Ever since pay TV operators began diversifying their business models once the cord cutting phenomenon was widely accepted, Dish Network has always been known as the operator stuck in the mud. It infamously paid $320 million for Blockbuster in 2011 with the aim of creating a Netflix killer and has essentially struggled to use its valuable spectrum to great effect outside of satellite TV. This week though, slipped in among the rumors of Dish paying $6 billion for certain T-Mobile and Sprint assets, was an innocuous yet innovative announcement from Dish about being the first US operator to bring Netflix to a customized hotel TV platform.
Okay, admittedly Dish’s hotel TV launch hasn’t grabbed headlines to the same effect as Comcast’s eye-tracking TV technology to assist viewers with disabilities, which the cable giant unveiled this week, but for an operator like Dish which has struggled in OTT video, this diversification is significant.
From Netflix adversary to Netflix advocate, Dish’s Evolve TV platform for the hotel industry has integrated the world’s top SVoD platform for guests to stream over WiFi using their personal Netflix accounts directly on the TV set. For the security buffs, fear not, as credentials are removed upon check out. A neat new feature is that Evolve TV now allows guests to stream TV anywhere in the hotel on personal devices – live and on-demand – poolside or at the bar.
It’s simple and effective, working with any hotel’s existing wiring system as well as upgraded network infrastructures – supporting video distribution over coax and IP streaming via SmartBox, Dish’s headend video distribution platform for commercial applications, celebrating its second birthday this month. It claims scalability from something as small as a 20-unit motel, right up to a 4,000 unit resort, while also reducing operational energy costs as the Dish SmartBox requires just 300 watts of power for a typical 40-channel HD lineup – meaning no expensive cooled equipment rooms.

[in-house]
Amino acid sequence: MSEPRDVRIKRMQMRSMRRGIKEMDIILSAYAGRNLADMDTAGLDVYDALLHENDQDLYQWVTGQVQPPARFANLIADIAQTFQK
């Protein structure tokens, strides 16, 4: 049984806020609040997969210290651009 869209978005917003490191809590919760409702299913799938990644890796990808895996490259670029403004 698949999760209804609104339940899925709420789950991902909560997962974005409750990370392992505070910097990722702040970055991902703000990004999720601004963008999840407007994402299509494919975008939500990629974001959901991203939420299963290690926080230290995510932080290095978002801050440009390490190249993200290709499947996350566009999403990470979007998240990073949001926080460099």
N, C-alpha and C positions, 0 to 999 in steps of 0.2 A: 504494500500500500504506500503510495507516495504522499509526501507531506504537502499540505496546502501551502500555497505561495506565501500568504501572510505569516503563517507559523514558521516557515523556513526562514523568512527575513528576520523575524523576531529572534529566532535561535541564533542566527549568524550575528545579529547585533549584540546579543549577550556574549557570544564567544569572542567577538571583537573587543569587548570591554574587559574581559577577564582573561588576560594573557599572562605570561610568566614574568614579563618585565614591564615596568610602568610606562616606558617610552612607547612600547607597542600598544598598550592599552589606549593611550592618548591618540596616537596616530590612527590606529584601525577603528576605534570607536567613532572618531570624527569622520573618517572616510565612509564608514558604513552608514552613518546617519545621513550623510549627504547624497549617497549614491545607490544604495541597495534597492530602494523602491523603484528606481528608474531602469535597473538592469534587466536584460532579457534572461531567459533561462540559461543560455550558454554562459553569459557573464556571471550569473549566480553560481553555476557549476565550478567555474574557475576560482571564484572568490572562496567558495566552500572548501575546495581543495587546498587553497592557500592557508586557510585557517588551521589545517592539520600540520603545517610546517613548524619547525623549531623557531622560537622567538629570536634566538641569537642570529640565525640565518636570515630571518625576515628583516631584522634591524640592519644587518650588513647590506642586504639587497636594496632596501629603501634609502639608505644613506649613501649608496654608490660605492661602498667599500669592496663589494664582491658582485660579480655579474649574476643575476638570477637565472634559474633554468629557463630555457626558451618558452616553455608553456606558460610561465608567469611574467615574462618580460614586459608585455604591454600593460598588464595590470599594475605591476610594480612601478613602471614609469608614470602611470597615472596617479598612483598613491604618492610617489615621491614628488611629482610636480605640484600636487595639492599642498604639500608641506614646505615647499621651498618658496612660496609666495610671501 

It also allows for local content insertion, meaning hotel owners can show an amenity channel, advertising, restaurant listings or even provide a channel for local businesses to market their services.
It’s a little peculiar then that Dish isn’t pushing Sling TV as part of its Evolve TV hotel market drive – instead prioritizing old foe Netflix over its own $25 a month skinny bundle. Dish has clearly done its market research although it’s easy to see this as Dish being lackadaisical with marketing Sling TV.
Of course, despite Sling TV’s relative success, adding 40,000 subscribers in the last quarter to reach 2.34 million, the service will be miles from being profitable – needing years of nourishment before becoming one of Dish’s major revenue streams and even this is likely to suffer further price erosion as the market for OTT video products becomes ever more competitive.
That might change though if Dish succeeds in getting a slice of assets from T-Mobile and Sprint, including the Boost Mobile brand and wireless spectrum, providing the satellite TV operator with the major business diversification it has long craved.